Posted October 12, 2003


L.A.'s blazing Streetwalkin' Cheetahs caught the ear of the I-94 Bar in more ways than one a few years ago. Correspondent Ken Shimamoto saw a jaw-dropping show at the SXSW musical extravaganza in Austin, Texas, not long after the Barman chanced upon a copy of their quirky but undeniably rockin' debut album, "Overdrive". Both were impressed, to say the least. So too was Brother Wayne Kramer who, for a time, took them under his wing and used them as his backing band. Not for nothing did he declare them the spiritual descendents of the MC5. An EP of early cuts and a live album were also in the oeuvre by then.

Two more albums and a few years down the track and the Cheetahs are in hiatus, with two members geographically distanced from Los Angeles. That isn't stopping the release this month of a new album, "Gainesville", as well as a reissued and expanded "Overdrive" (titled "Maximum Overdrive") hitting the shelves. There's even an album of outtakes in the pipeline too. With a future live regrouping of the band likely in 2004, head Cheetah Frank Meyer is hardly cooling his heels. He's launched a new band, Sweet Justice, whose debut single and album are coming out on American Ruse and Real O Mind respectively. The noted writer (and Stooges historian - check the liner notes of some of the recent Iguana Chronicles discs on Bomp for reference) isn't laying down his keyboard, either. There's the definitive inside story of the Ramones coming to a bookstore near you, co-authored with the band's road manager Monte Melnick, plus s attack of ongoing magazine and film projects to keep him busy.

With so much on the boil, we decided it was high time we caught up with Frank Meyer in the not unfamiliar, albeit virtual, setting of a bar. THE BARMAN fired the questions.


Q Welcome to the Bar, Frank. Been meaning to catch up for a while. You unleashed your new band, Sweet Justice, in November 2002. What’s it all about musically and who’s in it?

Sweet Justice features myself on guitars and vocals, Bruce Duff on bass and vocals and Chris Markwood on drums. Chris played in the Bellrays and Bruce has played with everyone from the ADZ to Jeff Dahl to 45 Grave to Simon Stokes. Basically it's a blues bent, classic rock band with a punk twist. I guess we sound kinda like Band of Gypsies or the early Jeff Beck Group with a Thunders vibe. The band was kind of founded on our mutual love for Frank Zappa and we wanted it to have a Reuben and the Jets/Joe's Garage kinda vibe, but as we played more gigs it naturally got less eclectic and more hard rockin'.

Q I know you did a show in Vegas recently that was well received. How much playing out have you guys done so far?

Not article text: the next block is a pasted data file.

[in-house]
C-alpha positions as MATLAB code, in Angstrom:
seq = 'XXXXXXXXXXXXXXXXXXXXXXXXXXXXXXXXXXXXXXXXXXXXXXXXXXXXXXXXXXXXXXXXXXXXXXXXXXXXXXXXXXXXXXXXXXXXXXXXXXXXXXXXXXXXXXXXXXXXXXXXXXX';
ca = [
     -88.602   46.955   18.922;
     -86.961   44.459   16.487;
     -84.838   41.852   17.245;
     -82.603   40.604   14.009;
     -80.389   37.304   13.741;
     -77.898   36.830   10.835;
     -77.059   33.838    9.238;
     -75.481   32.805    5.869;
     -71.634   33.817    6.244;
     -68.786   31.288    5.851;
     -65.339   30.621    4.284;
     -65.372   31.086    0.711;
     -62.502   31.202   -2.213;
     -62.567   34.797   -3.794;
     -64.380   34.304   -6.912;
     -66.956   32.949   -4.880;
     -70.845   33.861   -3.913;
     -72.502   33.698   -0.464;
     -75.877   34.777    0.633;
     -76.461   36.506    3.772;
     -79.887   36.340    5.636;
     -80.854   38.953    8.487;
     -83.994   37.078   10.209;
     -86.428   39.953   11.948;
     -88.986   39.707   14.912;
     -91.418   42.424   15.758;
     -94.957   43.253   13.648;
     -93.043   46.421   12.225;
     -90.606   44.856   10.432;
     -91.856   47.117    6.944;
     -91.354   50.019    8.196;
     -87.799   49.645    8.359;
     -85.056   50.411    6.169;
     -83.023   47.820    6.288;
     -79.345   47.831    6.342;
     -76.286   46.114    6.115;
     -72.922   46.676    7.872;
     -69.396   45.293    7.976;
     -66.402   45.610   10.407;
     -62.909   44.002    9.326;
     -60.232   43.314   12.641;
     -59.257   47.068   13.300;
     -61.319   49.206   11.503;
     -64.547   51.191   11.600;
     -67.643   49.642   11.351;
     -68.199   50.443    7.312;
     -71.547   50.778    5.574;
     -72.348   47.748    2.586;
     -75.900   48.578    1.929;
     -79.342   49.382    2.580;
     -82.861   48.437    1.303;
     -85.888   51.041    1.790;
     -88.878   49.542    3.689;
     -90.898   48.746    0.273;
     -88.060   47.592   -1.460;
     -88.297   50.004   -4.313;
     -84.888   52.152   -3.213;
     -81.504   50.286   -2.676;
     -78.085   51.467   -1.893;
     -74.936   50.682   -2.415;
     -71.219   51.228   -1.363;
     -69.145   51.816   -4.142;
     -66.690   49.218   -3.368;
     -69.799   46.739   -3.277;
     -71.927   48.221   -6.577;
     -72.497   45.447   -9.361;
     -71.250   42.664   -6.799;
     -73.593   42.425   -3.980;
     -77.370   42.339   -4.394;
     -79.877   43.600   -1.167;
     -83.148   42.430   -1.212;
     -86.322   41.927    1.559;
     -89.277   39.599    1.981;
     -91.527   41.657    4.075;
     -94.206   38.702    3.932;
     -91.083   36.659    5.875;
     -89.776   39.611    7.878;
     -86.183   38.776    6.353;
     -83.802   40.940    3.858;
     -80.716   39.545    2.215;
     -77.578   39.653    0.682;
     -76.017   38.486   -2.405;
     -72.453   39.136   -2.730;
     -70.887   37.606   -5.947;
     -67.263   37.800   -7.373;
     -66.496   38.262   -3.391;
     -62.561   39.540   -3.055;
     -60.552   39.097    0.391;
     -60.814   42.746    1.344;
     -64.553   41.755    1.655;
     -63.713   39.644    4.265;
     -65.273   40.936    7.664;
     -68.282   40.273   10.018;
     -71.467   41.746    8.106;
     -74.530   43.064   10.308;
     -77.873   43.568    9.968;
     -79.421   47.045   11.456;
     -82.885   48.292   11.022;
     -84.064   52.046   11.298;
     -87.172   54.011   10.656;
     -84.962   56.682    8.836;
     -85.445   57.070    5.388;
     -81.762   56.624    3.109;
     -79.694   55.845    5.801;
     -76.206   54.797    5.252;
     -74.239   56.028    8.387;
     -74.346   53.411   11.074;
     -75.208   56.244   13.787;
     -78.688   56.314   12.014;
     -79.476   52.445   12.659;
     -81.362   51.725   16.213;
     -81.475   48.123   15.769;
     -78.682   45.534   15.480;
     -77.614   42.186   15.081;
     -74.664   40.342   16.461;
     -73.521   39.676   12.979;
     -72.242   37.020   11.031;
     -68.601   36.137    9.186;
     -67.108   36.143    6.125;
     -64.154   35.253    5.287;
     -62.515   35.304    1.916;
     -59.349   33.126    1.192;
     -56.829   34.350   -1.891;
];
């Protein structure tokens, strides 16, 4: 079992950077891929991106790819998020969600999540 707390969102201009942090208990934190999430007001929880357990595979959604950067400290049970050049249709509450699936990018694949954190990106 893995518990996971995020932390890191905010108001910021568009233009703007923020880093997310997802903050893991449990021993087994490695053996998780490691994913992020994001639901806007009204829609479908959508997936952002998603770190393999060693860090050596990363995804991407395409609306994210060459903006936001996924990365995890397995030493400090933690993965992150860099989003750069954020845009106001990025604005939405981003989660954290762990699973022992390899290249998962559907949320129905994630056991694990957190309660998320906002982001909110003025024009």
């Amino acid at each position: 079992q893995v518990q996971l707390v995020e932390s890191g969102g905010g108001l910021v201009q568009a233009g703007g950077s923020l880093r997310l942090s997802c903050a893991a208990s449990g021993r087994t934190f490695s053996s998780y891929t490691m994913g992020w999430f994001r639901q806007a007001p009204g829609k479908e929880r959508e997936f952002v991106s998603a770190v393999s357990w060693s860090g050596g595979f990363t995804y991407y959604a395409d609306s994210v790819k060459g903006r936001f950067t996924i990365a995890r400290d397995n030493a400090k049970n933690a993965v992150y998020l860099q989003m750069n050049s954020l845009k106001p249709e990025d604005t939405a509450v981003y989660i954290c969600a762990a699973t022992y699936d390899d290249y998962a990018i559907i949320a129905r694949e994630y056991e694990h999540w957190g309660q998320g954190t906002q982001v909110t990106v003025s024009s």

We have mainly played around LA with local bands like the Lazy Cowgirls and the Bellrays or opening up for bigger acts like Zeke. But we've done some short tours. We did one with the Blare Bitch Project where we went to Aaron and Nevada. The Vegas gig was especially fun because Art Jackson from the Streetwalkin' Cheetahs was there to see us and it was a kick to have him in the audience for once instead on stage to my right. But basically we have just been playing locally until we get our record out. We start recording our debut CD for Real O Mind Records this weekend. Once that's out we're likely to start playing out of L.A. more. We just feel need to put some music out before we go jumping in a van.

Q Sweet Justice’s first release will be a split single on the new American Ruse label with Powertrane featuring Scott Morgan. How did that come about and what’s the deal with the forthcoming album?

Scott and I have known each other for about six years. He was an early supporter of the Cheetahs and sat in on some early gigs around '96, '97. This guy Bryan Jones was a big Cheetahs fan and big Scott Morgan fan and approached us about doing the debut single for his new label. We both said okay and contributed a song off our upcoming albums. Scott is a great singer, songwriter and guitarist with an amazing history, so it's an honour.

The Sweet Justice song is called "Outta Sight" and has kind of a Motown vibe. A different mix of it will be on our debut CD, which will likely be released next Spring. We have seven songs done and this weekend we record the basic tracks for eight more. Bruce and I are producing it. We have a production team called Messiaz and have been producing a lot of people lately. We've even been producing hip hop on the side. Go figure.